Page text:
• Guarantee a universal mental health support service that can be accessed by all health and social care workers.

The Practitioner Health Programme is a Government funded programme for doctors and dentists across England with mental health illness and addiction problems. It’s known to be excellent and trusts often refer their doctors to it to support their mental health. The principles of this should be extended to the universal support available to all health and social care staff.

This support would mirror that provided to our frontline military personnel (MAPS), through a separate specialist service that every individual staff member in the NHS and Social Care can access.

  • Create a signposting service for all health and social care workers, to make it clear what services are available.

The roll out of these services must be for all staff, whether or not they are directly involved in patient treatment, in recognition of the wide scale of the impact of the COVID-19 across all teams.

2. Protect the NHS and care system. Guarantee NHS and social care staff get the mental health support they need.

  • Remove the use of the Bradford Factor and other HR practices that reinforce a culture of presenteeism.

The Bradford scoring system rates workers based on the number of days they’ve had off absent. This can affect their interview prospects, which can make NHS workers anxious to take a day off for their mental health.

People must not be penalised for mental health conditions. Employers and employees should be given transparency on what information on sickness is appropriate to be included in references between employers and what is not.

  • Introduce an ‘occupational health passport’ so workers do not have to relive mental health traumas when they change jobs.

The NHS has an occupational health department in every trust. When workers move trust, they have to repeat an occupational health test before the job. This can be unnecessary and burdensome on staff, particularly if they move trusts multiple times a year. It’s a waste of resources to do repeated tests and staff should not have to repeat traumatic experiences every time they move trusts.

Some parts of the country have set up an ‘occupational health passport’ which trusts share when necessary with workers’ permission. This means they don’t have to repeat assessments.

The passports must be standardised and input from bodies including RCPsych, the Faculty of Occupational Medicine, the BMA, alongside NHS Employers will be vital.

3. It’s ok to not be ok; creating a culture of support in care

  • Ensure every health and social care worker has access to Balint/Swartz groups to help prevent longer term ill mental health.

A Balint/Swartz round provides a structured forum for clinicians to meet regularly to discuss the emotional and social aspects of working in healthcare. There is evidence they improve the psychological wellbeing of participants and they are frequently used in psychiatry settings for healthcare workers. This should be rolled out across other settings, with staff given protected time each month to take part.

  • Encourage every setting to have a qualified mental health first aider.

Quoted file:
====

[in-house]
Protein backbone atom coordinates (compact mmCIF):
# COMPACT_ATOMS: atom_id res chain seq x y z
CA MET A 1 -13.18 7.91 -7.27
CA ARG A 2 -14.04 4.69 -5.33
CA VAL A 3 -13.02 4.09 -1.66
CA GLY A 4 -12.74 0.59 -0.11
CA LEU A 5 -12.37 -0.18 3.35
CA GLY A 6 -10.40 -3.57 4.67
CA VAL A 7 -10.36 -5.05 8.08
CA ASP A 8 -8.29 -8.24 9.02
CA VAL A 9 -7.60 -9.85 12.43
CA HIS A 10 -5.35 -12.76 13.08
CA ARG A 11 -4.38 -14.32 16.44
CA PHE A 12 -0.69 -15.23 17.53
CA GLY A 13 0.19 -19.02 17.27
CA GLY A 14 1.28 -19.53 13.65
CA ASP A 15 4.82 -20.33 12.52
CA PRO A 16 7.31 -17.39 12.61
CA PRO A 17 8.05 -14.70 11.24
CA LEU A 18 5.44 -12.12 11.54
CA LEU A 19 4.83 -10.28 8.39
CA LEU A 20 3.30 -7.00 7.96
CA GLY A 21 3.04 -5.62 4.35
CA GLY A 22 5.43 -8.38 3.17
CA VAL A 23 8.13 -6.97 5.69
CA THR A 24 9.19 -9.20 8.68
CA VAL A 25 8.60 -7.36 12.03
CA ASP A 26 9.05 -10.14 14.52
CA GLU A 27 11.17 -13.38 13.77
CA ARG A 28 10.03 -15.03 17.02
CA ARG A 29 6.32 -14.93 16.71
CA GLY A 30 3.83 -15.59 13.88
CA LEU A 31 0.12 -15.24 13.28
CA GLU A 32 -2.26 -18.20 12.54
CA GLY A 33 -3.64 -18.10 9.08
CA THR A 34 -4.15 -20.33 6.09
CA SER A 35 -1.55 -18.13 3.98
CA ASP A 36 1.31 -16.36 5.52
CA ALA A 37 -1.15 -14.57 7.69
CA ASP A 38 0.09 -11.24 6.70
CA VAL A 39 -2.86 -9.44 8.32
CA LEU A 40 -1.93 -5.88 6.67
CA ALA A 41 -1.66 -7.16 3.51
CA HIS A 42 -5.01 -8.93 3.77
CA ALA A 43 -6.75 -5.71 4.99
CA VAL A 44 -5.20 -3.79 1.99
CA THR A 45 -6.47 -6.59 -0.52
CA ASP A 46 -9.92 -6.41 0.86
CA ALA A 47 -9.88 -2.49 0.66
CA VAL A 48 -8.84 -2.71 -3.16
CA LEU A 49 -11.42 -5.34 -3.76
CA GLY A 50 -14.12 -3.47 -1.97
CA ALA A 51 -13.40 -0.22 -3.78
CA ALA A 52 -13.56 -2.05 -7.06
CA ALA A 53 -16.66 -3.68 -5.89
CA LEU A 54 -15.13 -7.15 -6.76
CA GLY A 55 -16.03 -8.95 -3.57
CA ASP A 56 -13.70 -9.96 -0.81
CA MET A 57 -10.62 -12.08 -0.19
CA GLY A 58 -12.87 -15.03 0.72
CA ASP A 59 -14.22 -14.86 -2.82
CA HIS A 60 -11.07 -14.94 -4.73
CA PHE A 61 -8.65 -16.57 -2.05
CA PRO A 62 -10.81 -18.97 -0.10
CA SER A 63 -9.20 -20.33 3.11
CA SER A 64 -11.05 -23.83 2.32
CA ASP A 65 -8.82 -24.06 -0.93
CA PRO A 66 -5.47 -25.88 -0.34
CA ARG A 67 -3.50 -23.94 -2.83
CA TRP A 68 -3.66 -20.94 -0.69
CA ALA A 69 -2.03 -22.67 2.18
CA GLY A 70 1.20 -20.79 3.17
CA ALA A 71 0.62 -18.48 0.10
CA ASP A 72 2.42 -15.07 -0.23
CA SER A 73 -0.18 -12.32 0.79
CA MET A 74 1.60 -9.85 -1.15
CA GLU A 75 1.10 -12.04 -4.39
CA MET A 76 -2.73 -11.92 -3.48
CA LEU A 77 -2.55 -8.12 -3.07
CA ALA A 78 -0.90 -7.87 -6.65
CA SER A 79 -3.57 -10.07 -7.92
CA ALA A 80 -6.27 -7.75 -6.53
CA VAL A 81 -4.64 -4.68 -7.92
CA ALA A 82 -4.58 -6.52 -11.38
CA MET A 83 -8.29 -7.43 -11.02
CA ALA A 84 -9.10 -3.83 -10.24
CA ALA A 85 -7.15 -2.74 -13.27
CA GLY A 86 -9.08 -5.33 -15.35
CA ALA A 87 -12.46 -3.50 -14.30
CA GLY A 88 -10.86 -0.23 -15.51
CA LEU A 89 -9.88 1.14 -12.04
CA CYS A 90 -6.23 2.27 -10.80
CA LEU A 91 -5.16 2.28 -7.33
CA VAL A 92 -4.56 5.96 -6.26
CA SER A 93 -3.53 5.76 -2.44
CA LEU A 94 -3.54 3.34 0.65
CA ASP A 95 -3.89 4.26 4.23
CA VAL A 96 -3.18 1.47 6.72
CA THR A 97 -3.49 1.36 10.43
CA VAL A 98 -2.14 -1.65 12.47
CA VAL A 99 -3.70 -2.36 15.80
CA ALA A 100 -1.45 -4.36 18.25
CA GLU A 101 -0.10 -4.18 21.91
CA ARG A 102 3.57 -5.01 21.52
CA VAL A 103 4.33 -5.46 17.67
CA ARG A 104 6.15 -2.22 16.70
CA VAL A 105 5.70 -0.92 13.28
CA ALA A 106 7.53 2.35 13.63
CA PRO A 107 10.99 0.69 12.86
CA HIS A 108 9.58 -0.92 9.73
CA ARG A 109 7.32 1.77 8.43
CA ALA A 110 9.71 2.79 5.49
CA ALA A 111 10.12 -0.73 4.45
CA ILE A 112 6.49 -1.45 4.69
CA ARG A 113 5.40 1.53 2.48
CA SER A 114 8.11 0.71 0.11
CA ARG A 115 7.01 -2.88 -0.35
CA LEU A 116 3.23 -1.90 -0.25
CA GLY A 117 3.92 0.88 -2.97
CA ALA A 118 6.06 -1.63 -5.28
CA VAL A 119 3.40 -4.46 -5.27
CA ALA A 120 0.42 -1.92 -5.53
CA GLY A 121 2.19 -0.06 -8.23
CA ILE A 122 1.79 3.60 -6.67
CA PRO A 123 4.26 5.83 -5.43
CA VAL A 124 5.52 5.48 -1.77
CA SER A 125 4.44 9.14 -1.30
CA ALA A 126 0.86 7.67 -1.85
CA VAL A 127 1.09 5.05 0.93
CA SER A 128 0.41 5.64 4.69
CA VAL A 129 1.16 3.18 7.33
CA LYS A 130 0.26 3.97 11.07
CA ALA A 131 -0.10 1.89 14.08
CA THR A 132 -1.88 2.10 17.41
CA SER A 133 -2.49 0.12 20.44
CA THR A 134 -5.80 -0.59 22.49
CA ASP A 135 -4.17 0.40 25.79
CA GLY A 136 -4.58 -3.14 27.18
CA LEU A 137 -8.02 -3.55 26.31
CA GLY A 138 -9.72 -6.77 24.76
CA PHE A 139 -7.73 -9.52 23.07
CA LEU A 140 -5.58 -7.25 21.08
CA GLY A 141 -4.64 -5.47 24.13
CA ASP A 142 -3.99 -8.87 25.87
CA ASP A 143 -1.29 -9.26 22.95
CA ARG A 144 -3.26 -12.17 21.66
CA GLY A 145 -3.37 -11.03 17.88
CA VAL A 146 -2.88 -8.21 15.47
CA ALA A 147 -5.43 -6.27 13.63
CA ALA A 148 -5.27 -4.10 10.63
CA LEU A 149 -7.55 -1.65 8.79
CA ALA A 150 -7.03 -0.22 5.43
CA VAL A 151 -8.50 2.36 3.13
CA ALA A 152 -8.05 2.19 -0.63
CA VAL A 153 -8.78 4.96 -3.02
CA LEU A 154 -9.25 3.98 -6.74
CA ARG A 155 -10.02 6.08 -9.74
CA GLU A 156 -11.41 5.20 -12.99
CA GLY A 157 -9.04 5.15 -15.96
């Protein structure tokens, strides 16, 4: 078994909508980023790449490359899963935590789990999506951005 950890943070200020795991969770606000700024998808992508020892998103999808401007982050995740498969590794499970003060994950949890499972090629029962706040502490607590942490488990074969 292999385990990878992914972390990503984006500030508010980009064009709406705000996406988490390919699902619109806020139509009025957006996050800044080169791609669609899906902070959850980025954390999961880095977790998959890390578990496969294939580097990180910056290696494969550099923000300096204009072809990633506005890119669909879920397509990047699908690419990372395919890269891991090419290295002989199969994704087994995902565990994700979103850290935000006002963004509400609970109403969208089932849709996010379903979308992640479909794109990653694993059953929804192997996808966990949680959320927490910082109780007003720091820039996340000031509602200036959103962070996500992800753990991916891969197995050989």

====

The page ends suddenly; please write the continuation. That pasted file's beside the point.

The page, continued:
Every NHS and health care organisation should encourage staff to become mental health first aiders just as they do for physical first aiders.

With so many deaths in care homes, care staff are suffering a constant cycle of bereavement & many are struggling with their mental health.

We’re encouraged that Matt Hancock has said he would look at our proposals.

Find out more about our plan 👇 https://t.co/pxGgT6RMjRpic.twitter.com/XAjSG1SImF

— Liberal Democrats (@LibDems) May 19, 2020

The roll out of these services must be for all staff, whether or not they are directly involved in patient treatment, in recognition of the wide scale of the impact of the COVID-19 across all teams. If adopted, the proposals will improve access to mentalhealth support for all those working in health and care settings.

The clap for carers is not just a gesture – people want to see those on the frontline supported right through this crisis and beyond.

Ministers must get on top of thementalhealthimpact of COVID-19 by backing our measures to support our vital NHS and care staff when they need it most.

The mental health impacts of COVID-19 will last a lifetime.

That’s why we are proposing measures to ensure no-one slips through the net as the scale of the mental health impact of this crisis emerges.#MentalHealthAwareness#MentalHealthAwarenessWeekhttps://t.co/xCjnbFFGAF

— Liberal Democrats (@LibDems) May 18, 2020

Health and care staff need more mental health support

COVID-19 will leave a deep scar on our health and care workforce, who have gone above and beyond to tackle this dreadful virus. Thousands have lost colleagues, endured serious illness, or faced significant trauma.

Whilst we can hope to get a grip on COVID-19 in the coming months, the mental health impacts will last a lifetime.

The clap for carers isn’t just a gesture – people want to see the frontline supported through this crisis & beyond

That is why, today, we are proposing a series of measures to ensure no-one slips through the net as the scale of the mental health impact of this crisis emerges.

Ministers must get on top of the mental health impact of COVID-19 by backing our measures to support our vital NHS and care staff when they need it most.